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Legislative Assembly for the ACT: 2011 Week 07 Hansard (Tuesday, 28 June 2011) . . Page.. 2664 ..


frequently. Instead, the government will keep a watching brief on thresholds and make changes as necessary.

As part of the government’s commitment to more transparency in process and information, the government is making improvements to the contracts register. Under the regulation a chief executive may exempt a procurement from the quotation and tender requirements if he or she considers the exemption will deliver a greater value for money outcome than would be achieved by complying with the requirements. To date the reasons for such exemptions for the external sourcing of labour and services with a value of $200,000 or more have been recorded in agencies annual reports. To build on that transparency the contracts register will be updated to include the reasons for exemptions from quotation and tender thresholds with a value of $25,000 or more for all procurement types. Accordingly the government has not agreed to the report’s recommendation to change the annual report directions to require what would be duplicated reporting of this information through that medium.

Also, where it is feasible to do so, social procurements would be identifiable on the contracts register. The report recommended that annual reports directions be amended to include identification of each agency’s contracts ensuing from social procurement. The report noted that government is faced with challenges in capturing or identifying the different forms of social procurement and building capability within its existing systems to support the capture, monitoring and recording of social procurement. The government considers the contracts register to be a suitable medium for reporting on such matters.

Until such time as definitions are developed and systems established, the government will rely on the contracts register to identify social procurements where this is feasible. While information on the contracts register relating to social procurements will not be very detailed, it will become possible to identify some with a value of $25,000 or more.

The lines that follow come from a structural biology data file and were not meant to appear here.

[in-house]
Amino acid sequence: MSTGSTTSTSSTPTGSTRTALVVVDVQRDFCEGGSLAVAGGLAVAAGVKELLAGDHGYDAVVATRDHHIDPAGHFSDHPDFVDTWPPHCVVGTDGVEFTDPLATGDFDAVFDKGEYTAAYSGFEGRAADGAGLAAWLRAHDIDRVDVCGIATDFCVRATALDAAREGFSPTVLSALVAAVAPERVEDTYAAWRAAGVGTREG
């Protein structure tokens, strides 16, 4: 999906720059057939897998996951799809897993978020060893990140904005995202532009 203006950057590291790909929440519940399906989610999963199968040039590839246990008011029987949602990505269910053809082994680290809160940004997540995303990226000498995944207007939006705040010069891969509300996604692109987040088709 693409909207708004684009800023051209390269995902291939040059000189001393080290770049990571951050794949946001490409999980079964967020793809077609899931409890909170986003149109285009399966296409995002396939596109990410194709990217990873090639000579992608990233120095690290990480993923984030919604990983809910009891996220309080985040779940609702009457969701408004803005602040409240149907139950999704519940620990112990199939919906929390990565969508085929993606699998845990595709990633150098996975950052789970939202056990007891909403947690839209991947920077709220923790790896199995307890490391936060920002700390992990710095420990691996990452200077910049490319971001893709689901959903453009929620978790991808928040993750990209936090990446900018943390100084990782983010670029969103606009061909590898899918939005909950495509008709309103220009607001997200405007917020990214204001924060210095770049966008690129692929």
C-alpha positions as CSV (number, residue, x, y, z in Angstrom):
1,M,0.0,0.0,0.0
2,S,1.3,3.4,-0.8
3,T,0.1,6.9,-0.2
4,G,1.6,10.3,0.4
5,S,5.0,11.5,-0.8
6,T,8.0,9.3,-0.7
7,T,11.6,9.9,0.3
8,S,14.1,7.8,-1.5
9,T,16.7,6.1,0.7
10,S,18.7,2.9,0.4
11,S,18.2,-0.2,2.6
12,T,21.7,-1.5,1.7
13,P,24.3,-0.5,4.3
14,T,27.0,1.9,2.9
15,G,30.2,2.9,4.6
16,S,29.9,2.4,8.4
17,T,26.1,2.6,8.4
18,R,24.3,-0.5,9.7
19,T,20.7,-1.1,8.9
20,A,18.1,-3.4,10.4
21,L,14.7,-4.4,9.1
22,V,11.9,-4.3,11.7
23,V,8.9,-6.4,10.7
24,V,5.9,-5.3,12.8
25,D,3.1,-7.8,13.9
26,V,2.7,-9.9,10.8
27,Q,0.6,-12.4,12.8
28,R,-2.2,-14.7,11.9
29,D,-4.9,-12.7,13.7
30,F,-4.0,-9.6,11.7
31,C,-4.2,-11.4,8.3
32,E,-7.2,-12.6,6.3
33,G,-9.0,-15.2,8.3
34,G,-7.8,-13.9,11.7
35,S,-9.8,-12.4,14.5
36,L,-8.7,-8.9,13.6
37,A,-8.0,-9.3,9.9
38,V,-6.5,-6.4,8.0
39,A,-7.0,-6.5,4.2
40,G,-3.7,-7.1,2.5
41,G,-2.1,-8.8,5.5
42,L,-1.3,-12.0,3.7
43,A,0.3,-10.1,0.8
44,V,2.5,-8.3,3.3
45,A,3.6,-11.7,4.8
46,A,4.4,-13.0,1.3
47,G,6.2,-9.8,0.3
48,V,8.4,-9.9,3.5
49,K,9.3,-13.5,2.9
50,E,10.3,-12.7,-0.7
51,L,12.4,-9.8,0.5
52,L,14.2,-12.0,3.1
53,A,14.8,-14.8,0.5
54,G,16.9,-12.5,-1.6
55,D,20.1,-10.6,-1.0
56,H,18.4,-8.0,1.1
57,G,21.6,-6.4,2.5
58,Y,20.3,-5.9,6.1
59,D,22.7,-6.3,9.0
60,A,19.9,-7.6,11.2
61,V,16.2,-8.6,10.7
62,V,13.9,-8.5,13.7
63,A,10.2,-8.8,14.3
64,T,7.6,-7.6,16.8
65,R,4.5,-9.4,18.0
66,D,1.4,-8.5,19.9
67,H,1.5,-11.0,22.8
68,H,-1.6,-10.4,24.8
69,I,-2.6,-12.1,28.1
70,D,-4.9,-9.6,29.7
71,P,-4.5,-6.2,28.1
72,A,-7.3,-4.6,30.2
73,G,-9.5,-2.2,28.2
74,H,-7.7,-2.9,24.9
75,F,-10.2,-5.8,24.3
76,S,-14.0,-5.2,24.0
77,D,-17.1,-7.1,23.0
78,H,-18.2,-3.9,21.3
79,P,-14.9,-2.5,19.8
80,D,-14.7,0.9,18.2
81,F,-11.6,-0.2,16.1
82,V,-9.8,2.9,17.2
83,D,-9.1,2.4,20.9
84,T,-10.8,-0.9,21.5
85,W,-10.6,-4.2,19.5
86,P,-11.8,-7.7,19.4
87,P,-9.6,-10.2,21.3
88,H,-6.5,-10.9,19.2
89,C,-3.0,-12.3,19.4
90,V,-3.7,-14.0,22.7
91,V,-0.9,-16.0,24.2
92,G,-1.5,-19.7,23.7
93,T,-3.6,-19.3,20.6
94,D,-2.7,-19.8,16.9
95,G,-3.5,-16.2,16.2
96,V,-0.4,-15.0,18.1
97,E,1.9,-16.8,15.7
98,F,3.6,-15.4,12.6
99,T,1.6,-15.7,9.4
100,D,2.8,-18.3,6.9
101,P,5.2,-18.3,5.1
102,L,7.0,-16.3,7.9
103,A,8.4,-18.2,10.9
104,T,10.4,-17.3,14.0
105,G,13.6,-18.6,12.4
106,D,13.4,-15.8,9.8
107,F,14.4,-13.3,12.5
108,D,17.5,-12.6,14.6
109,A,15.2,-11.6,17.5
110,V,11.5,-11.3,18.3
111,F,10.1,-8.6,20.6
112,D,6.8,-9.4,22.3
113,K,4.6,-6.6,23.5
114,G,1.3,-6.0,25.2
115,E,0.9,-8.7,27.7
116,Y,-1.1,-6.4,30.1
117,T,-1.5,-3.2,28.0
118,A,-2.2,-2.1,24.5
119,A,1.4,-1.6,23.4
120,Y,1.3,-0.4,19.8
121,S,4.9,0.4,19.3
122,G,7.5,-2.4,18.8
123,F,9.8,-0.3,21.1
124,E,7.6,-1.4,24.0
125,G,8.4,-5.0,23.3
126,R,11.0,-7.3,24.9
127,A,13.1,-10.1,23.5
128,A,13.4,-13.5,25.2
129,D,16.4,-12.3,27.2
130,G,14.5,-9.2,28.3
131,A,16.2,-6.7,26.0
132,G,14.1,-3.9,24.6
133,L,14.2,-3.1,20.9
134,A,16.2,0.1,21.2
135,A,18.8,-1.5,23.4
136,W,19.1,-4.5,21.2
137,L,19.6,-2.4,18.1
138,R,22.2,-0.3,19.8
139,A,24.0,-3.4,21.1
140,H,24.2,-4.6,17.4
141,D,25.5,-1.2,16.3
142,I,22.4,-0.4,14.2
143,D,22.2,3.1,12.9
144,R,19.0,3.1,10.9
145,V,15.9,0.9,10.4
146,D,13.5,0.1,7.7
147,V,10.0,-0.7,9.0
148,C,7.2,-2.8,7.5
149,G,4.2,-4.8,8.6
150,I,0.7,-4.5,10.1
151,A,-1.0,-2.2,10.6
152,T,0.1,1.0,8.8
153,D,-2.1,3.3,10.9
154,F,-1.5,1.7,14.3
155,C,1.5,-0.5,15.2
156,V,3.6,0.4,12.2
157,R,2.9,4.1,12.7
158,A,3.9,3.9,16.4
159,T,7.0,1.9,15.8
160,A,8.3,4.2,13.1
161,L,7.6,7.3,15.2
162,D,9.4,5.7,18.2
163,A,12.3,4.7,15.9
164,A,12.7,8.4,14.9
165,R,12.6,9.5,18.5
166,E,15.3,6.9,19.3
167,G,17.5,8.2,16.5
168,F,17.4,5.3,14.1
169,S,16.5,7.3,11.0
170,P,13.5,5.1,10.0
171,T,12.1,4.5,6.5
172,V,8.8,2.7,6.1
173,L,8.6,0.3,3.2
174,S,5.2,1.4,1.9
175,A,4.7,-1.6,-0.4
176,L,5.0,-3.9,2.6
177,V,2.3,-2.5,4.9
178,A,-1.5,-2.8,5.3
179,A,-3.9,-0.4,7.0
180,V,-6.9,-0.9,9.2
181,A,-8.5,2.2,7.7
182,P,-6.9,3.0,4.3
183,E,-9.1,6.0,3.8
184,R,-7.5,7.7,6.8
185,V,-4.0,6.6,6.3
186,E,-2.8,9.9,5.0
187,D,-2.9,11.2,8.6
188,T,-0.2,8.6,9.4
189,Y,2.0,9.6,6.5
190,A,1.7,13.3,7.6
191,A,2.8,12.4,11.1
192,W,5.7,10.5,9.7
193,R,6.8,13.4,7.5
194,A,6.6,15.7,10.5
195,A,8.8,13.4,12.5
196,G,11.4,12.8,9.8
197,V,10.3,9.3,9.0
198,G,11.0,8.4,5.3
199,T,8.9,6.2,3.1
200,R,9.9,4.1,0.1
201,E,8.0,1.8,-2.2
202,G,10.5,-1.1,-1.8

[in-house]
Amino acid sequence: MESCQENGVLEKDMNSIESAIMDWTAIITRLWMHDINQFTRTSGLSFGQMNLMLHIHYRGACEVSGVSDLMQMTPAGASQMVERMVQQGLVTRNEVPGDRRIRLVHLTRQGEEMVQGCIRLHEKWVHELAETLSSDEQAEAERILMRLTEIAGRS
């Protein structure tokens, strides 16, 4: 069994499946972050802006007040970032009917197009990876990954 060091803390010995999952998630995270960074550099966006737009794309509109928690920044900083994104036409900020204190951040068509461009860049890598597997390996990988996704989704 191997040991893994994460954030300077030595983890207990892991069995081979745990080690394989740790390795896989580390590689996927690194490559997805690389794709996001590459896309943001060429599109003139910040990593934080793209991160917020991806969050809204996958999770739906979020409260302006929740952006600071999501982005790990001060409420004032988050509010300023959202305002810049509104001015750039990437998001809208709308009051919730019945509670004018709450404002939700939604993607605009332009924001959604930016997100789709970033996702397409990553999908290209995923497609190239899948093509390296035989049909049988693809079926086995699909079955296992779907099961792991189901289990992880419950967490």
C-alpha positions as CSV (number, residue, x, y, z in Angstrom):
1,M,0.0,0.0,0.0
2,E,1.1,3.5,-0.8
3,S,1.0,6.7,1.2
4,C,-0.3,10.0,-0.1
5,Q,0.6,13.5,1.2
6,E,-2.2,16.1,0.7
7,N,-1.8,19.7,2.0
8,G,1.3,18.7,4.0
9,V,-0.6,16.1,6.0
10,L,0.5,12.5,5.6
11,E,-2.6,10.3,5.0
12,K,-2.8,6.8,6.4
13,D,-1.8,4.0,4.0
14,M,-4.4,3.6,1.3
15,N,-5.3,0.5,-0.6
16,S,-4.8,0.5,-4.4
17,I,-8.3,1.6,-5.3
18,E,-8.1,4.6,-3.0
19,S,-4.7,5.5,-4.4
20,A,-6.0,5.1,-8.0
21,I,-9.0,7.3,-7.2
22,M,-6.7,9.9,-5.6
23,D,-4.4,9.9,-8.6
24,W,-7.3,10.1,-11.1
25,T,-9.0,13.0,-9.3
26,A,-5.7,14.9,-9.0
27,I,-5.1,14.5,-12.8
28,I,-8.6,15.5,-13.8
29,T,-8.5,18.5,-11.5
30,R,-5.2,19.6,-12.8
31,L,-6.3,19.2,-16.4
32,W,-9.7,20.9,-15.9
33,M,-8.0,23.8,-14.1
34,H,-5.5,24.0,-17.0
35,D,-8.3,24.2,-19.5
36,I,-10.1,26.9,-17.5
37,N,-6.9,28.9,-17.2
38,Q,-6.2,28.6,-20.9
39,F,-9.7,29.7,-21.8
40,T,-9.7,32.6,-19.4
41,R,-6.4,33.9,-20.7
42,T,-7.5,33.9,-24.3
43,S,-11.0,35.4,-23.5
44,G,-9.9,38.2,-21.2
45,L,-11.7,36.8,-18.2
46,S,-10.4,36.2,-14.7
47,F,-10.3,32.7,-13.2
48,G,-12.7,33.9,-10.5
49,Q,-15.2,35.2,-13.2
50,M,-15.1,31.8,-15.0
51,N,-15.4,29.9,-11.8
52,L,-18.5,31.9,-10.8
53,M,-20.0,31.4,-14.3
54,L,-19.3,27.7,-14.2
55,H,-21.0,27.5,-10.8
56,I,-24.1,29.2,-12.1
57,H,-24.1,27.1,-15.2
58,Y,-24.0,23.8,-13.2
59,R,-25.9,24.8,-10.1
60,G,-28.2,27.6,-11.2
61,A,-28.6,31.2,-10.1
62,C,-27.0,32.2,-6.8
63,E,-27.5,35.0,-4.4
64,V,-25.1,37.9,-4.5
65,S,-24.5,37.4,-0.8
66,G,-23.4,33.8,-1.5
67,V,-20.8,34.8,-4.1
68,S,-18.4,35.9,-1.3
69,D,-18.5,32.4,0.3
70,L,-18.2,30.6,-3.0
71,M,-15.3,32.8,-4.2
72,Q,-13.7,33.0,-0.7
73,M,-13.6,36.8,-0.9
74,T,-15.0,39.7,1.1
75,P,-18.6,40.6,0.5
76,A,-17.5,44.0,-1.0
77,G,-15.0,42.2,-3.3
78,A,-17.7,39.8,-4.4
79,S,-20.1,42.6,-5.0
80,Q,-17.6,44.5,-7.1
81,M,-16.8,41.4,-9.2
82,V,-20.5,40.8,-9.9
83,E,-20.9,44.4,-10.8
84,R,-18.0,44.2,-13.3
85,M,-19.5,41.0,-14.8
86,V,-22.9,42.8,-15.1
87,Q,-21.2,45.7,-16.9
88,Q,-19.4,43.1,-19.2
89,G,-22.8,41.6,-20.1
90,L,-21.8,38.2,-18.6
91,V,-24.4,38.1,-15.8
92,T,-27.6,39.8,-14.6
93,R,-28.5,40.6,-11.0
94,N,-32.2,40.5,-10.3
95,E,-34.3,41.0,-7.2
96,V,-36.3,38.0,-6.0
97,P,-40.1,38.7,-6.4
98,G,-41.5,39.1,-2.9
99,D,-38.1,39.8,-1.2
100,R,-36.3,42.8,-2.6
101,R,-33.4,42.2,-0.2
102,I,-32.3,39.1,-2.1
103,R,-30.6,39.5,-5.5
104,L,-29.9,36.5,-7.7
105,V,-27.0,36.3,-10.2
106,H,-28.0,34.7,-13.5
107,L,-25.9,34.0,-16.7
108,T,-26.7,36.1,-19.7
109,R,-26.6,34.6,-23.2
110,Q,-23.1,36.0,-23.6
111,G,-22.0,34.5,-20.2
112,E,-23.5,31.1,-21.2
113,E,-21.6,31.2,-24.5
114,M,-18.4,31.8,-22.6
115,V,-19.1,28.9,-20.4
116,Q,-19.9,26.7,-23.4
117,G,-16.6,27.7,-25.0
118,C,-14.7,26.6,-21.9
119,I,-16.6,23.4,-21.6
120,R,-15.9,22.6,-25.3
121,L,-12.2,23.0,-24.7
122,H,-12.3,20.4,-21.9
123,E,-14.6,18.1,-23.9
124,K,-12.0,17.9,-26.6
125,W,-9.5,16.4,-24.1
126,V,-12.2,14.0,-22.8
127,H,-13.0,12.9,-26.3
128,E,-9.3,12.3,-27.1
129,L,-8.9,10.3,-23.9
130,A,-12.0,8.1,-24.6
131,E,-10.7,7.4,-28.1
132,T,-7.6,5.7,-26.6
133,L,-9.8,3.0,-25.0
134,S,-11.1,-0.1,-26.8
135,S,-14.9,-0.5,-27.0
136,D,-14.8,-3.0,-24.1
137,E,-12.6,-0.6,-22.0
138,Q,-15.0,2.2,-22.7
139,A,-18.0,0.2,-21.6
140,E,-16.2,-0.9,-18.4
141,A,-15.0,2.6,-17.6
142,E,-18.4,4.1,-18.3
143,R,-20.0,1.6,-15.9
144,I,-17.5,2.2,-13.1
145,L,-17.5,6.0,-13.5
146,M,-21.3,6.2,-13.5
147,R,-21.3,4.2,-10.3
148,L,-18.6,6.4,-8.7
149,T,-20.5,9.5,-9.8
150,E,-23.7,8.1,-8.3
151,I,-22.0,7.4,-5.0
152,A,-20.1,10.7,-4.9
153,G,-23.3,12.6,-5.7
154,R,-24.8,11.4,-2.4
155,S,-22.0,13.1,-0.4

These two improvements of the contracts register will make the government’s procurement processes and outcomes even more transparent than they are currently.

The government has agreed to the report’s recommendation to provide the community sector with information on social procurement, and a very successful information session was recently co-hosted by the Community Services and Treasury directorates to raise the sector’s awareness of not just how social procurement may affect this sector as service providers to government but also how the sector could consider using social procurement themselves when purchasing goods and services.

Most of the report’s other agreed recommendations relate to current procurement practices. For example the government has for some time engaged with businesses of all sizes to assist in understanding the procurement framework and how to tender for government contracts. This work is ongoing and Shared Services Procurement in the Treasury Directorate works with other agencies such as the Economic Development Directorate to continually improve how government engages with different business groups. For example, the government is improving the capital works call tender schedule to make it easier for the building and construction industry to access


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